The undervalued advantages of being a small startup

April 15, 2013starting up

I remember when I was 12, I was desperate to grow up. I think most of us are when we’re young. Similarly, when you’re getting your startup off the ground, it can be easy to wish ourselves ahead to having a big team, a fully-fledged product and millions of users.

The thing is, there are a lot of cool things to experience, enjoy and be happy about when you are 12, before you become 13, 14, 15. The same applies when you’re a 2 person or 3 person startup. There are plenty of reasons to be happy.

You can move fast when you are small

I think one of the interesting things I’ve learned while growing Buffer to 11 people is that you can move fast when you’re 11 people, however you can also move rather fast when you’re just 2 people.

This is not to say that we moved faster overall when we were 2 people. We now have a larger footprint: we have a super useful web product, mobile apps for iPhone, Android and Blackberry, browser extensions for Chrome, Safari and Firefox as well as countless integrations with awesome partner apps and startups. There is no way we could move fast in all of these various areas if we were just 2 people.

However, the key thing is that you can move just as fast in terms of percentage growth when you are 2 people as when you are 11. In fact, in our early days we sustained 40% MoM growth for almost the whole of the first year.

Just focus on the right things and crank away at code and marketing and you can make a lot happen as just a couple of founders. That brings me to my next point:

You don’t need structure when you’re small

A couple of months ago I had a very interesting week where I spoke separately with both Jonathan Abrams and our advisor Maneesh Arora and found that they both had similar advice, and shared that they were staying small for as long as they could with their startups. These are two very experienced founders, and they were sharing that they had no hurry to grow big. I even remember Maneesh advising us to pay ourselves more instead of spending the cash on new hires. It now makes a lot of sense to me.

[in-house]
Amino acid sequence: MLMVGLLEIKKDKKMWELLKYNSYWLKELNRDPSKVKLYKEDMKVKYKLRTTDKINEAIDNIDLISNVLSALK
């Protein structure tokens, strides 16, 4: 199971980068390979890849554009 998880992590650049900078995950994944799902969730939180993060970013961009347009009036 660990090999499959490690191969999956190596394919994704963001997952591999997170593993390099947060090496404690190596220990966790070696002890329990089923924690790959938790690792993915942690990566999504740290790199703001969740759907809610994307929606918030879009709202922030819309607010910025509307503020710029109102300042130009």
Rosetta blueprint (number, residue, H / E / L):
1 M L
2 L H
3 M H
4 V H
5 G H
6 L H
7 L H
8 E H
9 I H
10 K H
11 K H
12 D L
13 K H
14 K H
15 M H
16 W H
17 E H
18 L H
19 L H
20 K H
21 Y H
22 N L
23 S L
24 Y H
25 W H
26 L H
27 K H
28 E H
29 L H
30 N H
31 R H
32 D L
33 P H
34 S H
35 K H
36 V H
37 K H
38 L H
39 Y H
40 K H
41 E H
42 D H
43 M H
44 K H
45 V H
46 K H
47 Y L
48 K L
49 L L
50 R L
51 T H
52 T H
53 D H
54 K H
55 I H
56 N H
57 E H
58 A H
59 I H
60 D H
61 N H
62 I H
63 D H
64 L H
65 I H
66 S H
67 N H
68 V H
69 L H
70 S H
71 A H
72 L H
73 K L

I’ve found that there is are a series of tipping points in a startup where prior to that point, structure would slow you down, and after the fact structure will speed you up.

For example:

  1. When you’re just 2 founders you can make all the decisions collaboratively, with no real structure.
  2. When you become 3 people, it probably still works.
  3. When you’re 5, 6 or 7 then it starts to break down and slow you down.

Put differently:

"Adding just two more people to a team of 3 means that there will be 10 possible combinations of 1:1 conversations. Make it 10 people and you have a whopping 45 possible sets of conversation partners." - Duane Jackson

That’s when you need to introduce structure and select one person to make the final call and lead the process. We’ve found this repeatedly, with product and with our customer support team and our engineering team too. We recently added more structure by promoting Sunil to CTO, leading engineering, and Carolyn to CHO, leading customer support.

My lesson learned here is that it is important to get the timing right with staying unstructured, or introducing structure. If you have departments and titles when you’re just a couple of people, that will probably slow you down. If you have a team of 30 people and no one in charge, that’s probably going to be slow too.

You can learn more easily from your users when you are small

When you are just getting started, it is vital to be in touch with the user and to do good customer development in order to understand whether your assumptions are correct.

The beauty is that when you are small it is actually very easy to have a conversation with your users, because there aren’t many of them! The harder part is actually taking the plunge and asking for that Skype call or coffee meeting with someone who signed up for your product.

I think Eric Ries put it very well in one of his presentations:

Most of the techniques that big companies use to do customer research (surveys, in depth analysis, data mining) they do because they have too many users to keep track of, and therefore they have to do that stuff to try to make sense of all the information they have. When you’re small you have the advantage that you only have a small group of people to get to know.

Indeed, we found that when we tried to do A/B testing and build out detailed metrics in our first few months, we were much better off to simply reach out and talk with the people who were signing up to Buffer.

Now that we have over 600,000 users posting more than a million times a week, what Eric Ries said resonates even more. We now have a small team working just on metrics and understanding what our users are doing. You can avoid this when you’re small, it is a lot of fun to be able to glean so much from just a few conversations.

Photo credit: Christian

Thanks for reading

If you have any comments or feedback on this article, I’d love to hear from you. The best way to reach me is on Twitter.

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